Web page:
On Weaver's return into England from this expedition, he shipped himself again as a recruit for that army which was then commanded by the Earl of Peterborough in Spain. He served also under the Duke of Ormond when his grace took Vigo, and Weaver had the good luck to get some hundred pounds for his share in the booty, but that money which he, in his thoughts, had designed for setting himself up in England, being insensibly squandered and decayed, he was obliged to list himself again, and so became a second time spectator of the taking of Vigo under the Lord Cobham.
While he served in the second regiment of Foot-guards, he behaved himself so well as to engage his officer to take him into his own house, where he lived for a considerable space; and he had been twice actually reviewed in order to his going into the Life-guards, when he committed the act for which he died, which according to the evidence given at his trial happened thus. He was going into a boat in company with Eleanor Clark, widow, and Edward Morris. After they were in the boat, some words arising, the woman bid Weaver pay Morris what he owed him, upon which Weaver in a great passion got up, and endeavoured to overturn the boat with them all. But Thomas Watkins, the waterman, preventing that, Weaver immediately drew his sword, and swore he would murder them all, making several passes at them as if he had firmly intended to be as good as his word. The men defended themselves so well as to escape hurt, and endeavoured all they could to have preserved the woman, but Weaver making a pass, the sword entered underneath her left shoulder, and thereby gave her a wound seven inches deep, after which she gave but one groan and immediately expired. For this bloody fact Weaver was tried and convicted, and thereupon received sentence of death.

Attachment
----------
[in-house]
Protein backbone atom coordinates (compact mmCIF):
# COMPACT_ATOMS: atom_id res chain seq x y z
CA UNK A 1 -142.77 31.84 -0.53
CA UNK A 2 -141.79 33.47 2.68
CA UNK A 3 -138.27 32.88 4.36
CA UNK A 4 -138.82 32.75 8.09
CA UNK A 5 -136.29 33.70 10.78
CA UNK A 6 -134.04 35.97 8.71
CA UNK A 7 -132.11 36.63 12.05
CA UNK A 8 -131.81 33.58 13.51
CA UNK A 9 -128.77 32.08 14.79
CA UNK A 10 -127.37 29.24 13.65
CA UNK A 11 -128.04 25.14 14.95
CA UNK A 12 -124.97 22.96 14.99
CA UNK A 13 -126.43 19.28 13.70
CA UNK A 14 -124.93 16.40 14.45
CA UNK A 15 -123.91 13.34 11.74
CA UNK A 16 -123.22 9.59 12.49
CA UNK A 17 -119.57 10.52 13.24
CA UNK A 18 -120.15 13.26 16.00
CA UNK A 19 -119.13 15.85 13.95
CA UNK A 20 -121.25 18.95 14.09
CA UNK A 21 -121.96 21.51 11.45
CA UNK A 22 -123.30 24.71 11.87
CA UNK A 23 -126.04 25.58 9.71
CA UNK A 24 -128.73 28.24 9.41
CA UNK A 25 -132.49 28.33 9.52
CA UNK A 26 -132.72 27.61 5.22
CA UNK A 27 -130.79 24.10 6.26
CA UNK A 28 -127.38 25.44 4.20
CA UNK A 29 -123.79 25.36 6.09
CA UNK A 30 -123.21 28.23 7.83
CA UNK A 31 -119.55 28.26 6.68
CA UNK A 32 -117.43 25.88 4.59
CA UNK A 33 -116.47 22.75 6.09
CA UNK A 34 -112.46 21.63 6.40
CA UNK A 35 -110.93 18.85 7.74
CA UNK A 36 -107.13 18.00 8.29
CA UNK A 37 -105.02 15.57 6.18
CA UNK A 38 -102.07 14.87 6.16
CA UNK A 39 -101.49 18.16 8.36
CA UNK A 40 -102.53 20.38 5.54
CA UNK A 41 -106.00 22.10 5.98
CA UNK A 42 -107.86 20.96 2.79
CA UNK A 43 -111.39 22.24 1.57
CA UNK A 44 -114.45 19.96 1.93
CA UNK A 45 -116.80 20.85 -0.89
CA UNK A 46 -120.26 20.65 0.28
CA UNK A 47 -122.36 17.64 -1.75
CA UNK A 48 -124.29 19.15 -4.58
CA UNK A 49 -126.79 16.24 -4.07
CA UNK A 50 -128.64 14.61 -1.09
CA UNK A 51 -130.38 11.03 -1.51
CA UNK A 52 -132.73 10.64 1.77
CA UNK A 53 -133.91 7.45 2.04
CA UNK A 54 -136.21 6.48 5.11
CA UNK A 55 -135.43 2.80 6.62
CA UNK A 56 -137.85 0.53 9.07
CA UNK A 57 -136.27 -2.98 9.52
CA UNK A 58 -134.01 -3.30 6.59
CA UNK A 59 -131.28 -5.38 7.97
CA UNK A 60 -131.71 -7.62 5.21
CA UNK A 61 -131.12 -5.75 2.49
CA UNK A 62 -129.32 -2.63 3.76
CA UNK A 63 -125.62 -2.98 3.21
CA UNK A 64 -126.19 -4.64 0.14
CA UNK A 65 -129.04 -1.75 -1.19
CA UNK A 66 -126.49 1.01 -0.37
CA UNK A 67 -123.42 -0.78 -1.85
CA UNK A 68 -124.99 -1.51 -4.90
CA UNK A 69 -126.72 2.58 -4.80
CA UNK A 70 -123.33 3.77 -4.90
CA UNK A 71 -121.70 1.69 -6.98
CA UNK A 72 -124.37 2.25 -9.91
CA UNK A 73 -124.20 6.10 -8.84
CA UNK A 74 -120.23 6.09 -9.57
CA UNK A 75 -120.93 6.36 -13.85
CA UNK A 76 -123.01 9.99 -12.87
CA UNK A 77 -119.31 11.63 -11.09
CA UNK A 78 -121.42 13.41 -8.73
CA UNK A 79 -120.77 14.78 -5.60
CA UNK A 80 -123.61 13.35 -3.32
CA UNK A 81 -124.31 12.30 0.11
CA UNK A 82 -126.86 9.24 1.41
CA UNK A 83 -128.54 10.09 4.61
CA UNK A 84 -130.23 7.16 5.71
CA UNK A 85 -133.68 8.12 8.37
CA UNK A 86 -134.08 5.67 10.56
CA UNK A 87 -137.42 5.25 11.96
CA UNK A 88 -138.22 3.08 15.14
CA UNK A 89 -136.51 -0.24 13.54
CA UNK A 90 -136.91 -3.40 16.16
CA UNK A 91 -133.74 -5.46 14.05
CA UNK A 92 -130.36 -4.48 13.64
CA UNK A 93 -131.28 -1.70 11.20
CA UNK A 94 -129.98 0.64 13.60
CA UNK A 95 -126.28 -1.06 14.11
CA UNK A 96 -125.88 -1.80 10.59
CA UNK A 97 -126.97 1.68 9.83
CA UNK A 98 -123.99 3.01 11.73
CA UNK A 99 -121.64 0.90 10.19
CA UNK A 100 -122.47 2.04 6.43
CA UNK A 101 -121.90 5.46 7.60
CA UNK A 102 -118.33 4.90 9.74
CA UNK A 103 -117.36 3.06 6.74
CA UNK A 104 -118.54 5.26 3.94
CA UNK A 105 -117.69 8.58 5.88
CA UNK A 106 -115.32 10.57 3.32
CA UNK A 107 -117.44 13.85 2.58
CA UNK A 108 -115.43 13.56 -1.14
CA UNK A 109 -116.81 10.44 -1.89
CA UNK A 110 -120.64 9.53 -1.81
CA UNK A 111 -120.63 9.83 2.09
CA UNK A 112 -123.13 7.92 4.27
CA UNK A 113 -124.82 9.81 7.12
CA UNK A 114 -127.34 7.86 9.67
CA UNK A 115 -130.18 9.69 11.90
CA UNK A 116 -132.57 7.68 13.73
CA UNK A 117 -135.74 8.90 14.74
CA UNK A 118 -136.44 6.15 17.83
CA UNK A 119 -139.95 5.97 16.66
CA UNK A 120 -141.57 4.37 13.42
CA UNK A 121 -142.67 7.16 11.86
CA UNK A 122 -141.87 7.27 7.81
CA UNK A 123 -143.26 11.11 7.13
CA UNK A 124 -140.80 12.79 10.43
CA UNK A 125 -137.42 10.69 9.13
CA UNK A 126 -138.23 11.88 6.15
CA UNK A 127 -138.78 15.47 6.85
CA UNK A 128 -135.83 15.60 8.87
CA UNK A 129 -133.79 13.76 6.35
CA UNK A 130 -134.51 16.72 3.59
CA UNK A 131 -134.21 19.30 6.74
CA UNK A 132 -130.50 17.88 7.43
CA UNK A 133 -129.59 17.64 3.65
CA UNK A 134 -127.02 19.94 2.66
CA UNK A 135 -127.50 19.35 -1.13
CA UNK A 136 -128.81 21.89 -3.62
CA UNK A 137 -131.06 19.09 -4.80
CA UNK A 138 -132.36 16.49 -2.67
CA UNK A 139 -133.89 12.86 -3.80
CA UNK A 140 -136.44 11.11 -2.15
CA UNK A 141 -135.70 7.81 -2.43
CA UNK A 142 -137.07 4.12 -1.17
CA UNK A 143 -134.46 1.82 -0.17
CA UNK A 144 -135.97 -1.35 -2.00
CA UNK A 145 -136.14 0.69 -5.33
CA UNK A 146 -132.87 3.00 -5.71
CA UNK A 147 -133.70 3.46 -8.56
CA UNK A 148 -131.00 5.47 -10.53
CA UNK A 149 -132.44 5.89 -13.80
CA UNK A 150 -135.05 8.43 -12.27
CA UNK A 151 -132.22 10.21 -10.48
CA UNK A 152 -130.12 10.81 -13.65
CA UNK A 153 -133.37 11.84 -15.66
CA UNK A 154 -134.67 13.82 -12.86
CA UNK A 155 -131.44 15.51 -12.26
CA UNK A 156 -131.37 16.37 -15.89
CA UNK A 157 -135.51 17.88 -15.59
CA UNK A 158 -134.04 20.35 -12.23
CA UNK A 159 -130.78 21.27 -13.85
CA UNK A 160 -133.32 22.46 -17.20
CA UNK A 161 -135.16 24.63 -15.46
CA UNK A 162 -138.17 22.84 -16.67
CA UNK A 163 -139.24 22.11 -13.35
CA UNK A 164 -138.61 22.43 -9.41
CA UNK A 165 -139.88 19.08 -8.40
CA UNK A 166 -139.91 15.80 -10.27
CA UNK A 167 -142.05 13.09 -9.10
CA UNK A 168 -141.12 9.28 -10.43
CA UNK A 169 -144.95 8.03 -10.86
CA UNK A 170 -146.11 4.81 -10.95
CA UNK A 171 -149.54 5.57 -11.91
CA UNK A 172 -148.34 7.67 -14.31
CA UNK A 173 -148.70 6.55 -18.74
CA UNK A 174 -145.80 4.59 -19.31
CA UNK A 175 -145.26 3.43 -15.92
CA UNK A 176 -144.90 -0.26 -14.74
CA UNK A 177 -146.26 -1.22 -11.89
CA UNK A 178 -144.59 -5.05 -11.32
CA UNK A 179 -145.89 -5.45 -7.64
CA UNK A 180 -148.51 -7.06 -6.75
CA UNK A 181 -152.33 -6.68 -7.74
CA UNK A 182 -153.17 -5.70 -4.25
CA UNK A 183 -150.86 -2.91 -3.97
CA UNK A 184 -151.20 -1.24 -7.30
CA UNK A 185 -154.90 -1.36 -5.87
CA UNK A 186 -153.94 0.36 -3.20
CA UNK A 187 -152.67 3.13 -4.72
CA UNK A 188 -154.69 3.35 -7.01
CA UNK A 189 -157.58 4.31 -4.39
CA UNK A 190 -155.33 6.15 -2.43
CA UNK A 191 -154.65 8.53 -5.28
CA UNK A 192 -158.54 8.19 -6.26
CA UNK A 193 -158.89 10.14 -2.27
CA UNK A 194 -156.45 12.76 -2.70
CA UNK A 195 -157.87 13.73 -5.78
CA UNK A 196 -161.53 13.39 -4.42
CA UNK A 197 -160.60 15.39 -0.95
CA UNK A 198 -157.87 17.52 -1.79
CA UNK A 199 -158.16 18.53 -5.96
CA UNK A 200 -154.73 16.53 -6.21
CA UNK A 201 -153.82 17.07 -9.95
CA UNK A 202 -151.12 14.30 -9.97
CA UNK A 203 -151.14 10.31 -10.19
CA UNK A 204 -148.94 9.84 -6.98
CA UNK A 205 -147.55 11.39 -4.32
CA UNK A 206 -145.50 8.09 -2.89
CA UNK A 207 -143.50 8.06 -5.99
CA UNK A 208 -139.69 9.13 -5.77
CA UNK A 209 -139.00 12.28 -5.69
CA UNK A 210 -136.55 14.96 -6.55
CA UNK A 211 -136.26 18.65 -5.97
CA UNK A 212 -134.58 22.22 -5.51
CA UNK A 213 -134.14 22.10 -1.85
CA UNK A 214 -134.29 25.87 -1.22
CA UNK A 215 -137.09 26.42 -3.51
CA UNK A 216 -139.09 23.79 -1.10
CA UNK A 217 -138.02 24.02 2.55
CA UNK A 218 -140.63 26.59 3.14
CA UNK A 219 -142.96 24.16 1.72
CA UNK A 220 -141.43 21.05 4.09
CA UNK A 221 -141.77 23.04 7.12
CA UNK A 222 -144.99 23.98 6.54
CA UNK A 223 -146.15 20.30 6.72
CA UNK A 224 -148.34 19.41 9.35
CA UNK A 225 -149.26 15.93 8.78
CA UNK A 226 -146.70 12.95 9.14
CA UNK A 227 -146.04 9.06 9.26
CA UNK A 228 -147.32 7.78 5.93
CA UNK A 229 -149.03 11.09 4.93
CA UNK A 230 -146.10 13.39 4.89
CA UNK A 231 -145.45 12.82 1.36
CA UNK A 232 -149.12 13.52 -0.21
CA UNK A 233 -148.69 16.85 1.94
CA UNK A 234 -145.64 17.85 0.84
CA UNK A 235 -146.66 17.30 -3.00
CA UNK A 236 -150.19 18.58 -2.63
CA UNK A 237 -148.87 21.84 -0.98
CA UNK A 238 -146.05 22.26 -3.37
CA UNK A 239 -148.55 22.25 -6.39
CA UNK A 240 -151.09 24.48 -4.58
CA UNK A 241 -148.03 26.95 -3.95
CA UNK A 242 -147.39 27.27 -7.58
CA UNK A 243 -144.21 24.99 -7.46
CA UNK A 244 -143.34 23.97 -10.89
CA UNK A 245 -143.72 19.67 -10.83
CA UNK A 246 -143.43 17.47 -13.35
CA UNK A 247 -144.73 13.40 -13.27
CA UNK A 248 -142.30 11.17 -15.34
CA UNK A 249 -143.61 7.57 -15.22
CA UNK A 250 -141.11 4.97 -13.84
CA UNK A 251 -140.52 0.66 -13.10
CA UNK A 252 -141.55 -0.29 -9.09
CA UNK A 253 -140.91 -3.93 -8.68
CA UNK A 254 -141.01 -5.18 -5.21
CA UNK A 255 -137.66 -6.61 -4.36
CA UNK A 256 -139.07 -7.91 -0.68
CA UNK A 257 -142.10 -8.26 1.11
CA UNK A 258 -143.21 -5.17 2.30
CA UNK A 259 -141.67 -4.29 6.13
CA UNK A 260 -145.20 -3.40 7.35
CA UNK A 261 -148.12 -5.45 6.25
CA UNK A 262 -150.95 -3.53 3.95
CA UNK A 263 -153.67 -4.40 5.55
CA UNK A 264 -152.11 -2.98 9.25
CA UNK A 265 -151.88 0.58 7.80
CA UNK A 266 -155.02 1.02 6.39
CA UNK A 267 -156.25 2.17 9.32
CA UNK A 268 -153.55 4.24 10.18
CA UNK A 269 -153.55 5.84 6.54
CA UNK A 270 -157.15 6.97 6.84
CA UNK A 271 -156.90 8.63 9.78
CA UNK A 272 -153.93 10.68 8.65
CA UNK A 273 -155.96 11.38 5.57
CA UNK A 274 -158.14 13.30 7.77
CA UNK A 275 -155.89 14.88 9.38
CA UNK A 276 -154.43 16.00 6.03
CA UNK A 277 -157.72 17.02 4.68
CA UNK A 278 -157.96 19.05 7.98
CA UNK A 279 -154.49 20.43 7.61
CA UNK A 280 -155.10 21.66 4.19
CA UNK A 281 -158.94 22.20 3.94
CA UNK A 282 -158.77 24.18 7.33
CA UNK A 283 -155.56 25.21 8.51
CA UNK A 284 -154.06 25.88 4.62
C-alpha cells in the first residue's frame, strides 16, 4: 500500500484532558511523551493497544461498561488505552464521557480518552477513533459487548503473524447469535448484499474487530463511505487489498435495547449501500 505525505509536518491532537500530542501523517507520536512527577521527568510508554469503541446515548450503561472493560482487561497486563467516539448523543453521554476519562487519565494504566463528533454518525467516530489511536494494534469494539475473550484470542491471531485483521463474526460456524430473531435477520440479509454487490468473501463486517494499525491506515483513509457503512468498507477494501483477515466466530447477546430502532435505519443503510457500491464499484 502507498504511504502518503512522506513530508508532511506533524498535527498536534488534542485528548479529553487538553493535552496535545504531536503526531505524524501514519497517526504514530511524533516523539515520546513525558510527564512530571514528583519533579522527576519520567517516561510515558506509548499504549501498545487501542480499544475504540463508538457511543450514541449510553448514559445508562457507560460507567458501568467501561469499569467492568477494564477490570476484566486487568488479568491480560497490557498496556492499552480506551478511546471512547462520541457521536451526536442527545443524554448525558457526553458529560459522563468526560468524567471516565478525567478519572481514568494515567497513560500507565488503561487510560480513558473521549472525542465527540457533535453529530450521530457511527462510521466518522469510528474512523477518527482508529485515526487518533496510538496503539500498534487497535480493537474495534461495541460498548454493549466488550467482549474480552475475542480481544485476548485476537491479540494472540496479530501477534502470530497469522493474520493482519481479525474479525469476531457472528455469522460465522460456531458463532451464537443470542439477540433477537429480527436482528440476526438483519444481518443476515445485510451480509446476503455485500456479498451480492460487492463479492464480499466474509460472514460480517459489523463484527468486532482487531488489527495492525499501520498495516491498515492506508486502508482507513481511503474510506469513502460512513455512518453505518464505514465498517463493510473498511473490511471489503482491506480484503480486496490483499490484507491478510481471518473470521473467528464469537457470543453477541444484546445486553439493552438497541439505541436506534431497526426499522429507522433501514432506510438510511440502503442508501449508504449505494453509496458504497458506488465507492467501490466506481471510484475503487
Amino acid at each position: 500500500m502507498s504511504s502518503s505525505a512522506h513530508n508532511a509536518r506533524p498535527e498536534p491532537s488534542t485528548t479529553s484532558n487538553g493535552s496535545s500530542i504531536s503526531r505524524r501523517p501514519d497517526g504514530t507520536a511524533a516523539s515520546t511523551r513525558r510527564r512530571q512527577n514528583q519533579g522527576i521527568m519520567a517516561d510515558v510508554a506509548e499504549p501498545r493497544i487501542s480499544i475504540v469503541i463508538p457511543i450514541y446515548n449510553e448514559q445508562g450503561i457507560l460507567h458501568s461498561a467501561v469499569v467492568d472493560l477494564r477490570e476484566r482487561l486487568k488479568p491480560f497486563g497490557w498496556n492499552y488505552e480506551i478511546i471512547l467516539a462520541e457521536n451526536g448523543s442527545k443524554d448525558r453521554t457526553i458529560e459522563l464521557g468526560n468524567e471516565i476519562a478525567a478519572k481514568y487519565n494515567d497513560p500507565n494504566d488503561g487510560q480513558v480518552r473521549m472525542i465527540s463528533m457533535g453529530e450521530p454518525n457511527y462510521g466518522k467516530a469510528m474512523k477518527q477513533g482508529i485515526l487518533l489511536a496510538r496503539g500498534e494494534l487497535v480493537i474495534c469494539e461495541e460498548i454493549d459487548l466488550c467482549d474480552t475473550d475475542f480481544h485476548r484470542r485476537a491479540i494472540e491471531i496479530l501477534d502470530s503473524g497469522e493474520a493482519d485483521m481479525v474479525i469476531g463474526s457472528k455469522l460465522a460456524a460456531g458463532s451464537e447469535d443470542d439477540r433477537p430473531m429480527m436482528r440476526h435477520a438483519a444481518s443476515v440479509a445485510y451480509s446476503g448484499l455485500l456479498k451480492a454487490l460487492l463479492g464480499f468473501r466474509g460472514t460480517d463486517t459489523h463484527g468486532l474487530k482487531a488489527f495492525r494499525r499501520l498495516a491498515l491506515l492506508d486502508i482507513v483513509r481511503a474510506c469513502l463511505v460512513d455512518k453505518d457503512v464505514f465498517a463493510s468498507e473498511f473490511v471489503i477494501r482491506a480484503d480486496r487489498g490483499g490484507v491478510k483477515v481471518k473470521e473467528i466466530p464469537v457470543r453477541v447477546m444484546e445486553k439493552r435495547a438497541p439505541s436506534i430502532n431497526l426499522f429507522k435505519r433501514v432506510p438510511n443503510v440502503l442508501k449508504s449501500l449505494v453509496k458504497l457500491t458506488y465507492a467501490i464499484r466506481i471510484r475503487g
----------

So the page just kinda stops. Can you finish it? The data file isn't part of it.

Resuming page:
During the space between the passing of sentence and its execution an accident happened which added grievously to all his misfortunes. His wife, big with child, coming about a fortnight before his death to see him in Newgate, was run over by a dray and killed upon the spot. Weaver himself, though in the course of the life he had led he had totally forgot both reading and writing, yet came duly to prayers, and gave all possible marks of sorrow and repentance for his misspent life, though he all along pretended that the woman's death happened by accident, and that he had had no intent to murder her. He suffered the 8th day of February, 1722-3, being at that time about thirty years of age.
Source: Hayward, Lives of the Most Remarkable Criminals